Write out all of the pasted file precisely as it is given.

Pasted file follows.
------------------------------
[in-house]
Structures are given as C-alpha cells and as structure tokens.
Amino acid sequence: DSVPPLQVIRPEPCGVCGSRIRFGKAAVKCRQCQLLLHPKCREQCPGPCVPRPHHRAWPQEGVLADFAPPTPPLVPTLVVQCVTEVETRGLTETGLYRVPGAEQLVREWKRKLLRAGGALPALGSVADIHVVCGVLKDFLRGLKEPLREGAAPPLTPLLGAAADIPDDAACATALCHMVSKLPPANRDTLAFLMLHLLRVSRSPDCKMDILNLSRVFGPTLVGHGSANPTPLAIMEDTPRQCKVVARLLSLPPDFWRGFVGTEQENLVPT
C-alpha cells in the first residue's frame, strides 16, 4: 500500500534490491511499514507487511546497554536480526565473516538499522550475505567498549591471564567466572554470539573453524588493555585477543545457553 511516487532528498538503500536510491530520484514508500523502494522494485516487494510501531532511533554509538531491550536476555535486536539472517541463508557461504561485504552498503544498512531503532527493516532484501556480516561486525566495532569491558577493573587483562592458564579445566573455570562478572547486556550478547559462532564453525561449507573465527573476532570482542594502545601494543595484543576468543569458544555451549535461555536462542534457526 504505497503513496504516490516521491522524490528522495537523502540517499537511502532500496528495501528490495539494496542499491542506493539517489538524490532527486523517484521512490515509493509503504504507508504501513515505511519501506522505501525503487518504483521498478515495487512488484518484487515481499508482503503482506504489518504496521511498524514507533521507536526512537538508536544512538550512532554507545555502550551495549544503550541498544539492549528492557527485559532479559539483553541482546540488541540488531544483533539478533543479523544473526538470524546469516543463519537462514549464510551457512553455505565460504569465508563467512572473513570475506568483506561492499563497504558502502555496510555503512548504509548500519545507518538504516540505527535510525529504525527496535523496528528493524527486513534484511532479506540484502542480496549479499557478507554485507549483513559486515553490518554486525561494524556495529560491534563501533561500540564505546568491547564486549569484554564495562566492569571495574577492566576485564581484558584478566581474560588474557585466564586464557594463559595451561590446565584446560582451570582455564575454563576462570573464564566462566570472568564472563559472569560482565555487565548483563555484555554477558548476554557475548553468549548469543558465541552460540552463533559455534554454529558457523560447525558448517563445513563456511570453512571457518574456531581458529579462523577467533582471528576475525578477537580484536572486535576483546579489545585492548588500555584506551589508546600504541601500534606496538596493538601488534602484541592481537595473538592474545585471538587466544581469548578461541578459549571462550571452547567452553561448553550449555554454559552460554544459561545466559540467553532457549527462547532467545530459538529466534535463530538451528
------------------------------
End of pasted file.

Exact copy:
[in-house]
Structures are given as C-alpha cells and as structure tokens.
Amino acid sequence: DSVPPLQVIRPEPCGVCGSRIRFGKAAVKCRQCQLLLHPKCREQCPGPCVPRPHHRAWPQEGVLADFAPPTPPLVPTLVVQCVTEVETRGLTETGLYRVPGAEQLVREWKRKLLRAGGALPALGSVADIHVVCGVLKDFLRGLKEPLREGAAPPLTPLLGAAADIPDDAACATALCHMVSKLPPANRDTLAFLMLHLLRVSRSPDCKMDILNLSRVFGPTLVGHGSANPTPLAIMEDTPRQCKVVARLLSLPPDFWRGFVGTEQENLVPT
C-alpha cells in the first residue's frame, strides 16, 4: 500500500534490491511499514507487511546497554536480526565473516538499522550475505567498549591471564567466572554470539573453524588493555585477543545457553 511516487532528498538503500536510491530520484514508500523502494522494485516487494510501531532511533554509538531491550536476555535486536539472517541463508557461504561485504552498503544498512531503532527493516532484501556480516561486525566495532569491558577493573587483562592458564579445566573455570562478572547486556550478547559462532564453525561449507573465527573476532570482542594502545601494543595484543576468543569458544555451549535461555536462542534457526 504505497503513496504516490516521491522524490528522495537523502540517499537511502532500496528495501528490495539494496542499491542506493539517489538524490532527486523517484521512490515509493509503504504507508504501513515505511519501506522505501525503487518504483521498478515495487512488484518484487515481499508482503503482506504489518504496521511498524514507533521507536526512537538508536544512538550512532554507545555502550551495549544503550541498544539492549528492557527485559532479559539483553541482546540488541540488531544483533539478533543479523544473526538470524546469516543463519537462514549464510551457512553455505565460504569465508563467512572473513570475506568483506561492499563497504558502502555496510555503512548504509548500519545507518538504516540505527535510525529504525527496535523496528528493524527486513534484511532479506540484502542480496549479499557478507554485507549483513559486515553490518554486525561494524556495529560491534563501533561500540564505546568491547564486549569484554564495562566492569571495574577492566576485564581484558584478566581474560588474557585466564586464557594463559595451561590446565584446560582451570582455564575454563576462570573464564566462566570472568564472563559472569560482565555487565548483563555484555554477558548476554557475548553468549548469543558465541552460540552463533559455534554454529558457523560447525558448517563445513563456511570453512571457518574456531581458529579462523577467533582471528576475525578477537580484536572486535576483546579489545585492548588500555584506551589508546600504541601500534606496538596493538601488534602484541592481537595473538592474545585471538587466544581469548578461541578459549571462550571452547567452553561448553550449555554454559552460554544459561545466559540467553532457549527462547532467545530459538529466534535463530538451528